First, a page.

It's a good thing that my friends keep me honest and off the couch, away from the TV. Paolo stopped by on his way to Indio, California, and convinced me to check out a Coachella-borne double bill.
Go Team/Dungen, Great American Music Hall, April 28, 2006: Thanks to my miscalculation, we missed about half of Dungen's set, and by the time we reached the club, it was already packed. As neither of us were heavily invested in the show, we made do with our decent spots.
Dungen: I think I like psych pop, but truth be told, I'm not sure I could tell you what it was. I know there are guitars and often an organ, but further details escape me. Still, I've revelled in weirder musical exercises, so I can't really talk.
Two words: flute solo--that's probably what I'll remember best about Dungen's set. I mean, they weren't Rush, but the vintage feel of their music was undeniable. I recall one fairly straightforward song, but we also got a couple of jammy, swirling compositions. Ordinarily, I might have problems with the fact that they sang entirely in Swedish, but it barely entered my mind during the show. Paul said he digs the guitar player, and the guy certainly has the chops. We couldn't really see him from our vantage point, but we could definitely hear him bending notes like a mother. Oh, and their bass player looked exactly as you'd expect from a Swedish psych band.
Go Team: Once upon a time, I took it upon myself to see nearly every U.K. band that came through San Francisco on (preferably) their first run through the city. Unfortunately, one too many Gang of Four/Wire/Joy Division knockoffs have fueled my jadedness, and a lot of otherwise worthy bands have slipped through the cracks. Go Team is one such group. I've heard great things about them, and on the album, they remind me a lot of Pizzicato Five, but that wasn't enough to get me out the door.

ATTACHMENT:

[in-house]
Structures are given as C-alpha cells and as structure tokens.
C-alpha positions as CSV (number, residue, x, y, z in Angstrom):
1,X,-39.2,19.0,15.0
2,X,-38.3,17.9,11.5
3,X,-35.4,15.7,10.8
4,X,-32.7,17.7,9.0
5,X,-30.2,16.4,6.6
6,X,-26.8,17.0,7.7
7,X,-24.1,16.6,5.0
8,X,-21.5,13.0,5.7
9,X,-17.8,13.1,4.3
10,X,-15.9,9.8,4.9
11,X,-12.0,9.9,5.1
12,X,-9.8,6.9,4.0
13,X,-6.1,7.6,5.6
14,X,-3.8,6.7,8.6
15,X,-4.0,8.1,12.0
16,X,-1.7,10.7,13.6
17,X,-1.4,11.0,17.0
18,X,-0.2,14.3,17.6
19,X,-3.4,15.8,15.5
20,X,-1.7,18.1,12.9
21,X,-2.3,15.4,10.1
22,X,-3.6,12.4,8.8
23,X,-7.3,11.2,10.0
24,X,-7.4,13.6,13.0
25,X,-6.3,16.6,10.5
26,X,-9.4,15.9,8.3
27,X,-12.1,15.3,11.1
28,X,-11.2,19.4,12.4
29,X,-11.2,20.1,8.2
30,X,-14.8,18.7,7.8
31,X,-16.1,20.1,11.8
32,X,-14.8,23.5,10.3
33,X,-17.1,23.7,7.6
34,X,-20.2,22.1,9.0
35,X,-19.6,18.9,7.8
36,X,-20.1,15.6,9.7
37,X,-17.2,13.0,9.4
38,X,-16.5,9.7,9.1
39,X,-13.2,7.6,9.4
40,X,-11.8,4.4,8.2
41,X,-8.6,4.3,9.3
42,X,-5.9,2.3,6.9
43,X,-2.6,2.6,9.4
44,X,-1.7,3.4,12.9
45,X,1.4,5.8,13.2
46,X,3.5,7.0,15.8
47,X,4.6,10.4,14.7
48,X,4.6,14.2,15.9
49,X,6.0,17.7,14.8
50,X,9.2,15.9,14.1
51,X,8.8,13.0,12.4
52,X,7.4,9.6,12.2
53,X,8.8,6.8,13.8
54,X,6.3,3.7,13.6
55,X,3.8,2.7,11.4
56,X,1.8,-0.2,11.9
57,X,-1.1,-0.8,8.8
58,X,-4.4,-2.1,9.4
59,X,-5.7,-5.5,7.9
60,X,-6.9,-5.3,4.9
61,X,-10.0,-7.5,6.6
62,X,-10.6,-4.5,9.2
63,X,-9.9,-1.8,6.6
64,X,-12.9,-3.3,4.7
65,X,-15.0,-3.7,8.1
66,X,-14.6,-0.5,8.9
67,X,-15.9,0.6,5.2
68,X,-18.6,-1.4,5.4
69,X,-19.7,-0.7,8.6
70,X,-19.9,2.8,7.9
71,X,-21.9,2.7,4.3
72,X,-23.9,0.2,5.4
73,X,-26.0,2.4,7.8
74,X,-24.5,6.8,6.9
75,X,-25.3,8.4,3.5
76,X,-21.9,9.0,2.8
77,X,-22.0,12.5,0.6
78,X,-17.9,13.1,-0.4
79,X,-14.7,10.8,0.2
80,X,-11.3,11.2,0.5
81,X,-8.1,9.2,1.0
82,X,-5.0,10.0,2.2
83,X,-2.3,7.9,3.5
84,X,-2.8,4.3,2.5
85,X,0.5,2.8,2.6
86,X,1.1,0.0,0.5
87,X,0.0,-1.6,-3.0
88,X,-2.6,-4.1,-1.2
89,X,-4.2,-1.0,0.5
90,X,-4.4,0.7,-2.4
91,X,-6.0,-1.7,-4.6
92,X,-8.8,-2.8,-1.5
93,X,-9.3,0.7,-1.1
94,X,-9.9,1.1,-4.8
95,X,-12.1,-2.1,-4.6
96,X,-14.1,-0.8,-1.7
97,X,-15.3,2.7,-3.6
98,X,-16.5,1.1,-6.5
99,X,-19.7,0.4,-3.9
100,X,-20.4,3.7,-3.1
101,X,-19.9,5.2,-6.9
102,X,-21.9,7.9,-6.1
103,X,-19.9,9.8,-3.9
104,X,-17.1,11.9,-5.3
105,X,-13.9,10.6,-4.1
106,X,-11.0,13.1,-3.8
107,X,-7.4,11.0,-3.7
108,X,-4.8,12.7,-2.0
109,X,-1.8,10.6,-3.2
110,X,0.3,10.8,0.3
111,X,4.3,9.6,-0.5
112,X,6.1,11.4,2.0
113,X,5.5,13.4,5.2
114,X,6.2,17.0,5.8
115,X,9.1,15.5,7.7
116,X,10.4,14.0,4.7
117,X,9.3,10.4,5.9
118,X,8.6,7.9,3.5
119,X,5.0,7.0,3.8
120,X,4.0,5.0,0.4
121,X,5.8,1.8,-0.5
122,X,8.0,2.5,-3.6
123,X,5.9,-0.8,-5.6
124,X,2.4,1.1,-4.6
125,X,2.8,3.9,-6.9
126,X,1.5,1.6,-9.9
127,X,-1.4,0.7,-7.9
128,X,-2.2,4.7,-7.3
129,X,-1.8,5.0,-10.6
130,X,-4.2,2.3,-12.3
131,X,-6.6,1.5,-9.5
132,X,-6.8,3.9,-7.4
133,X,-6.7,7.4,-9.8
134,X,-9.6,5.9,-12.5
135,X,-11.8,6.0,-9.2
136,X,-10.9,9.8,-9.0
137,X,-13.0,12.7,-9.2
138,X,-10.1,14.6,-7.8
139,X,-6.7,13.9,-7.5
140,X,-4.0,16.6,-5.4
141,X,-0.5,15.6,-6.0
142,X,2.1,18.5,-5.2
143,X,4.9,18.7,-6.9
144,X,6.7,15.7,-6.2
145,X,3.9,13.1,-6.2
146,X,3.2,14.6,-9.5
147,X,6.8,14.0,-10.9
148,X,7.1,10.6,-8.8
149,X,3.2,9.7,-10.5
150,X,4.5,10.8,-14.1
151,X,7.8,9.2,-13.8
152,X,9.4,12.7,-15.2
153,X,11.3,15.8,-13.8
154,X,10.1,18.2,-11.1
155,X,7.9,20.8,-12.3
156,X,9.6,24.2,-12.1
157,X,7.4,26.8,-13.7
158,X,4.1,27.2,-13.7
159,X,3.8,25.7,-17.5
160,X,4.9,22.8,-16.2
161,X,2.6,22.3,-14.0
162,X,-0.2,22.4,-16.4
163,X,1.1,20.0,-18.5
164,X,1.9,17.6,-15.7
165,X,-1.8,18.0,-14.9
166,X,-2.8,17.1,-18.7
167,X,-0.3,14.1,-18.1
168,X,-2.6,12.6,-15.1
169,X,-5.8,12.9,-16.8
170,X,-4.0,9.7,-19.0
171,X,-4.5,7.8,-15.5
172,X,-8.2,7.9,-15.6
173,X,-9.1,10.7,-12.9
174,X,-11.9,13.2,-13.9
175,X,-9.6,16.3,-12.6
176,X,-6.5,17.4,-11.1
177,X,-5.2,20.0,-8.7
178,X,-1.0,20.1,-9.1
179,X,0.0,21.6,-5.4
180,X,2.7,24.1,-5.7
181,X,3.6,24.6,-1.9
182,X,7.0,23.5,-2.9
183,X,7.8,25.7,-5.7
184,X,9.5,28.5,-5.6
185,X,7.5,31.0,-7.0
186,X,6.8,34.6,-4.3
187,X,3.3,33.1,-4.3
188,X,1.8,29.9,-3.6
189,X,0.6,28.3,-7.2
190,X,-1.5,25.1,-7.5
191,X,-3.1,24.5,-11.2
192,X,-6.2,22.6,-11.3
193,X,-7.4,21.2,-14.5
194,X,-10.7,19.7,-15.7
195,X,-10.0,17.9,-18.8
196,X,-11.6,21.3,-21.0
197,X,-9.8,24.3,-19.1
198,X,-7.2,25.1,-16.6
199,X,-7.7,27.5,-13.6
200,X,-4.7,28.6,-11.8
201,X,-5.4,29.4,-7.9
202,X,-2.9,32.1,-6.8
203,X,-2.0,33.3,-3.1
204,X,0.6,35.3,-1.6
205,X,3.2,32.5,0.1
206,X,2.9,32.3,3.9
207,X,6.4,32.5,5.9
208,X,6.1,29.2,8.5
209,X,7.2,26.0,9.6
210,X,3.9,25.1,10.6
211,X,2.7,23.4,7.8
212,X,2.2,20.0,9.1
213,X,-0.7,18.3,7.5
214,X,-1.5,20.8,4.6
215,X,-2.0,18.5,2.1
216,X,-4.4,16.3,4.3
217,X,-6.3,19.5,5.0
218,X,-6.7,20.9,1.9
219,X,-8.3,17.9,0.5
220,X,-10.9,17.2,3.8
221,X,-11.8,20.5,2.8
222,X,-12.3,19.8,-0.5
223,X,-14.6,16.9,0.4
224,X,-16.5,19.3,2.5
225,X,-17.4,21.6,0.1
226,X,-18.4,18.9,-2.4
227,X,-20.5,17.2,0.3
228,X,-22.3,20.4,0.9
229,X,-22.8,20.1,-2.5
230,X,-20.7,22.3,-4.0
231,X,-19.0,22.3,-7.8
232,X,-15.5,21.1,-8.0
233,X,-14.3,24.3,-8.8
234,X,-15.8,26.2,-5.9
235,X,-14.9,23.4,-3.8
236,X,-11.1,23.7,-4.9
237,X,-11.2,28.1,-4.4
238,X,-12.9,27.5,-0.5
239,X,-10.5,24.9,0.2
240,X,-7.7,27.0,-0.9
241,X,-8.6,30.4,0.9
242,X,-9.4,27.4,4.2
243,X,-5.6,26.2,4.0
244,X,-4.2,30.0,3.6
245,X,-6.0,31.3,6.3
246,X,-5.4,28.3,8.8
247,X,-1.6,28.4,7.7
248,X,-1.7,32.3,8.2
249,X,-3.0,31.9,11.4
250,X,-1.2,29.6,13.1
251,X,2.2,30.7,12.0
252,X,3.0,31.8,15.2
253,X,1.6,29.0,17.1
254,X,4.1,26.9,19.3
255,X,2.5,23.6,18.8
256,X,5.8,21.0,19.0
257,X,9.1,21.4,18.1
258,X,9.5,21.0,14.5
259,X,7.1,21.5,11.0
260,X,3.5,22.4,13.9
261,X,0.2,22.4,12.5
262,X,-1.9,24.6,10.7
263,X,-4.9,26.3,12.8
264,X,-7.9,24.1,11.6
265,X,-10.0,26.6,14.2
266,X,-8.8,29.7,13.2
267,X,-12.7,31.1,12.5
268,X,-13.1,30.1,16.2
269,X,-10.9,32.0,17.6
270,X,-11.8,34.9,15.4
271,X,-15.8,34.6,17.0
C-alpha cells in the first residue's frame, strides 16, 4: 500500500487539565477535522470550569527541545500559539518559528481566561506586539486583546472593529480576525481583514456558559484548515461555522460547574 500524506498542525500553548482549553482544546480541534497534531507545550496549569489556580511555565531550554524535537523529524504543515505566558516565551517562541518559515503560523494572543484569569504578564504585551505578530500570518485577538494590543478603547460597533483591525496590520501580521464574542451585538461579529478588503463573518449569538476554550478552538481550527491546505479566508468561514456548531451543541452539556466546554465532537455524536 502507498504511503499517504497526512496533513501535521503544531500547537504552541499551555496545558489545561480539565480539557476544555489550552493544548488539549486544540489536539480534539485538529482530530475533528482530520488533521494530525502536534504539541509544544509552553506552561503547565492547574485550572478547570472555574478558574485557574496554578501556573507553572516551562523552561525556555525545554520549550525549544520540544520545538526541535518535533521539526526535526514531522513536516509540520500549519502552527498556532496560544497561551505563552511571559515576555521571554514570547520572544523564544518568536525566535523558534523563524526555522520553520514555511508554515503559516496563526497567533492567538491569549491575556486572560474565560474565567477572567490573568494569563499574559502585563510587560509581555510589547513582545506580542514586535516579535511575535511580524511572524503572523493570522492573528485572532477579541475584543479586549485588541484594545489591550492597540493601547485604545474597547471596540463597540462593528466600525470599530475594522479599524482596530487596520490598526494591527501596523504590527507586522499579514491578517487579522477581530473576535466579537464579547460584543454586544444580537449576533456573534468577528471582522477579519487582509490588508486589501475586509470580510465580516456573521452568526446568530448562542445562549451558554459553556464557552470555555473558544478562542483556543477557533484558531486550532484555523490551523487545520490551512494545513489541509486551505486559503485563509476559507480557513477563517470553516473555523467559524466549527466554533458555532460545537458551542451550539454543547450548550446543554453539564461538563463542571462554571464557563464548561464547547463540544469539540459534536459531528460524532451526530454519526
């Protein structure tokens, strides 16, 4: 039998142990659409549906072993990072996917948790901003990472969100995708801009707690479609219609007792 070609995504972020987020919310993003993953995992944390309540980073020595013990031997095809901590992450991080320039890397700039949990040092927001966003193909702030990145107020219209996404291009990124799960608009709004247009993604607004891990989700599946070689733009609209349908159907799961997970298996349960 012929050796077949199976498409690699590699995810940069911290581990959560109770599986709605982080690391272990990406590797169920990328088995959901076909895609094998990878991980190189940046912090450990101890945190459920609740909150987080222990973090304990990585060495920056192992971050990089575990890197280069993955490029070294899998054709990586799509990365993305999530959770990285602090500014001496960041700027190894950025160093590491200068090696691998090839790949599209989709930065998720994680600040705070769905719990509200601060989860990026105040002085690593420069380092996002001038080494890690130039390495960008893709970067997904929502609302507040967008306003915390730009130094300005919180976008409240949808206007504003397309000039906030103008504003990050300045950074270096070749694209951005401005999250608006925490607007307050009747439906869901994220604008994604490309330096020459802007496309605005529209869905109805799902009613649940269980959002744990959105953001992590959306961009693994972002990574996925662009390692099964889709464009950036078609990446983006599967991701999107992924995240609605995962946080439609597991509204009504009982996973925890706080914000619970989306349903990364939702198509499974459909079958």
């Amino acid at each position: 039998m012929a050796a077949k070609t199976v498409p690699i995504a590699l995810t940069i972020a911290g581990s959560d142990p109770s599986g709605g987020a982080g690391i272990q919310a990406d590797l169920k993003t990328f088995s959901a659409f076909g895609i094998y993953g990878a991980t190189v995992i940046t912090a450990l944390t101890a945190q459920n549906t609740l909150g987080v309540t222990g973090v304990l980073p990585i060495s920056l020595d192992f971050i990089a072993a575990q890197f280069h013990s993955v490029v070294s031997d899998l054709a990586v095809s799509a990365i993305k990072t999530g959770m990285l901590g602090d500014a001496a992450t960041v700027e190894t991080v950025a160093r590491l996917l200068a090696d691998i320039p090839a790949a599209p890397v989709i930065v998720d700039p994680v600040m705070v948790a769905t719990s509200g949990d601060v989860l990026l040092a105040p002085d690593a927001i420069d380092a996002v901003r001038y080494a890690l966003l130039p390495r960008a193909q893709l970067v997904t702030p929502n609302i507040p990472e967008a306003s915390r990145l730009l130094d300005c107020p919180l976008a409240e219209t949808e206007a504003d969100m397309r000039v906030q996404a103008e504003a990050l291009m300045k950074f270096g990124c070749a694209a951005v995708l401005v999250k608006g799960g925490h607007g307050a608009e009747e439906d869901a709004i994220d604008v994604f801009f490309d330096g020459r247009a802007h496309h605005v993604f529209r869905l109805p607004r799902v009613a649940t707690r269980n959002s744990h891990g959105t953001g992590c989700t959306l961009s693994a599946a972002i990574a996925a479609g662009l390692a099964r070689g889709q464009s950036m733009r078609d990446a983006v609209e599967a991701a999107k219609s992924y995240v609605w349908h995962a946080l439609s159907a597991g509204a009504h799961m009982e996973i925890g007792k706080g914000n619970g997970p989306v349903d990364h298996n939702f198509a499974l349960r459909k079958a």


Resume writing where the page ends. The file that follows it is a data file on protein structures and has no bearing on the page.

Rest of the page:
Signs didn't initially bode well for Go Team. Dungen had played a meandering set, I was on the verge of a gourmet-pizza-induced food coma, a set of obnoxious girls were butting into our space, and the band was a half hour late in setting up. But about 30 seconds into their set, I was bobbing up and down to the beat and grinning like an idiot.
Go Team is known for its dance qualities, but I was struck by the use of harmonica. It was the last thing I expected to hear, but it cut through the rhythm attack and layers of sound on at least a couple of their songs--I guess it made the songs more human. And though I know it's easy to place the mantle of the band on the singer, Ninja was incredibly magnetic everytime she was onstage, whether through her MCing, her dancing, or her general interaction with the audience. Other than that, I also love the nonstop instrument swapping and the seemingly international, equal-opportunity aspect of the band. There's something for everyone!
Even more entertaining was watching the crowd go nuts for them. San Francisco has a reputation for diversity, but I don't always see it at shows. This one, however, was a wonderful encapsulation of how music can bring people together. Toward the front, you got a lot of younger, enthusiastic fans, but only a few rows back, I saw people of different age groups and demographics. The common denominator: they were all enjoying the gig and weren't afraid to show it.